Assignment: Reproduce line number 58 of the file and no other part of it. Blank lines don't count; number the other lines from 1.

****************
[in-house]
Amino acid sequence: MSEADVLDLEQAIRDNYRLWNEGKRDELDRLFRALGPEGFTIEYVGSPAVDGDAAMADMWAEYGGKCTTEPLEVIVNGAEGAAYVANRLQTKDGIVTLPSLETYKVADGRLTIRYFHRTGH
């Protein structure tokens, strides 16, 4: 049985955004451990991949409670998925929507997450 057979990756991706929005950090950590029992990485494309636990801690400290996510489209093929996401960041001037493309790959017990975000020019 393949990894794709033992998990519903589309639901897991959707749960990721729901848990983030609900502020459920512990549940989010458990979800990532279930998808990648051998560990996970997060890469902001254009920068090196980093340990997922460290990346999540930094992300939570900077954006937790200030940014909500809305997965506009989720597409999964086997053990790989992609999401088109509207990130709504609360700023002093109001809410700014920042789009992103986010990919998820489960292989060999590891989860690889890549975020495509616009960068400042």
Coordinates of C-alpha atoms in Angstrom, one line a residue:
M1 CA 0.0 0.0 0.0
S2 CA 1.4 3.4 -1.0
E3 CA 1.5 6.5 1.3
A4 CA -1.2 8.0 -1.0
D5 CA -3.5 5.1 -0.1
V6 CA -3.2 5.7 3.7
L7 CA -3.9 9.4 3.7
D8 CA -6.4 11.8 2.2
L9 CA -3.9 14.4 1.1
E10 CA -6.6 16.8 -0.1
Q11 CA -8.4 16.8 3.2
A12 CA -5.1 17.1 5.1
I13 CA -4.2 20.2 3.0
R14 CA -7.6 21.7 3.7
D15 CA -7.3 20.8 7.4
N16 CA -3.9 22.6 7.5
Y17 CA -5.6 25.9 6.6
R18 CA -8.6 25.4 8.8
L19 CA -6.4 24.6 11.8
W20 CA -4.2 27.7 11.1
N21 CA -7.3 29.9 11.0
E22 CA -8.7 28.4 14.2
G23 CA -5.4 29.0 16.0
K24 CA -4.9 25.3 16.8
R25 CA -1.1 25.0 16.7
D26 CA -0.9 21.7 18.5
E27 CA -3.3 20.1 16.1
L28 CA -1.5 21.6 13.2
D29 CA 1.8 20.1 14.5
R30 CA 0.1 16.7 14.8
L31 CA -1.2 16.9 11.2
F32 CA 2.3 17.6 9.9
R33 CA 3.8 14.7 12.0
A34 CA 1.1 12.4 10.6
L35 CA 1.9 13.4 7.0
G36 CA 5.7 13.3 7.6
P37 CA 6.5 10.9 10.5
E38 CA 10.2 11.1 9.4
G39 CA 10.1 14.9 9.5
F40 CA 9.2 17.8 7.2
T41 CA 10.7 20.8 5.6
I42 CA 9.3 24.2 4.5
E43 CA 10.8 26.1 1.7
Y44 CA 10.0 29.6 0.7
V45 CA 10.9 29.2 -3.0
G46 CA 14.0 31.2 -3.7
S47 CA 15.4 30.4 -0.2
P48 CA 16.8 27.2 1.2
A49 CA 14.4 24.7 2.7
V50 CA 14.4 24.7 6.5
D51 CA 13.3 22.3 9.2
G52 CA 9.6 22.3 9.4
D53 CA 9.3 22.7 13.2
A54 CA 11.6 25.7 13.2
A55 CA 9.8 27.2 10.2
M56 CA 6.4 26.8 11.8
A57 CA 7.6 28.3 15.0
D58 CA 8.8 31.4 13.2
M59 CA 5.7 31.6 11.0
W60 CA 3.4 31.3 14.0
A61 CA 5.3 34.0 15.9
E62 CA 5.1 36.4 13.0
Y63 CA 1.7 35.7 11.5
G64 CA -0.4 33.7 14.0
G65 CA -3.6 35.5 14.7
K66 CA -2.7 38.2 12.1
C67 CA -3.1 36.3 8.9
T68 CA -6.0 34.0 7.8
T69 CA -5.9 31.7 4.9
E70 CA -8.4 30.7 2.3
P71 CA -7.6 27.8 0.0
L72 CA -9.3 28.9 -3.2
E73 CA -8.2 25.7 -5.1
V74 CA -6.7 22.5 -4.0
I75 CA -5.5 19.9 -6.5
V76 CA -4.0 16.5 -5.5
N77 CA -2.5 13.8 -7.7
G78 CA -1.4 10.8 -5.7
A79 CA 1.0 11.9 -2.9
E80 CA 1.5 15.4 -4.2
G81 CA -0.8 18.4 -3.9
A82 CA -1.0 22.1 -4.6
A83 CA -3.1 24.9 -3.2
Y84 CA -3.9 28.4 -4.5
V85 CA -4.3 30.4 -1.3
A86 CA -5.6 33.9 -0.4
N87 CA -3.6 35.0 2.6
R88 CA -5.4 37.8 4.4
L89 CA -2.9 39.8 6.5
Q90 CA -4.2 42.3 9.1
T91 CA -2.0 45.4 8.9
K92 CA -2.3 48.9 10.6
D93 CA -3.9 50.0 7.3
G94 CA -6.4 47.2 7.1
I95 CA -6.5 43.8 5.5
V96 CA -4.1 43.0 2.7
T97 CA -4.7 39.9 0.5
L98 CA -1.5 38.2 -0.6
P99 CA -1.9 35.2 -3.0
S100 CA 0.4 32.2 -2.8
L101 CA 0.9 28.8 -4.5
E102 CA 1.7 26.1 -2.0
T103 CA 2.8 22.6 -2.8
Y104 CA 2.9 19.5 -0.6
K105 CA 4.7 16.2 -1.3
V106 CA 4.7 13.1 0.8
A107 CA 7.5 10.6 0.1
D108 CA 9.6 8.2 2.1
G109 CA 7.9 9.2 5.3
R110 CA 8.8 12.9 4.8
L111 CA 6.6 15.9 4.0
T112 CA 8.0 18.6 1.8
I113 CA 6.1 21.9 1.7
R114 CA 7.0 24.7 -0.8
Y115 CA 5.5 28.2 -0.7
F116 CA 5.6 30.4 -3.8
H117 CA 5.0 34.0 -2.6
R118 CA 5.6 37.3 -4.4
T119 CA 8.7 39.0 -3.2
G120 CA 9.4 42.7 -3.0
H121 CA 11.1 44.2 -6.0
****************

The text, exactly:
A54 CA 11.6 25.7 13.2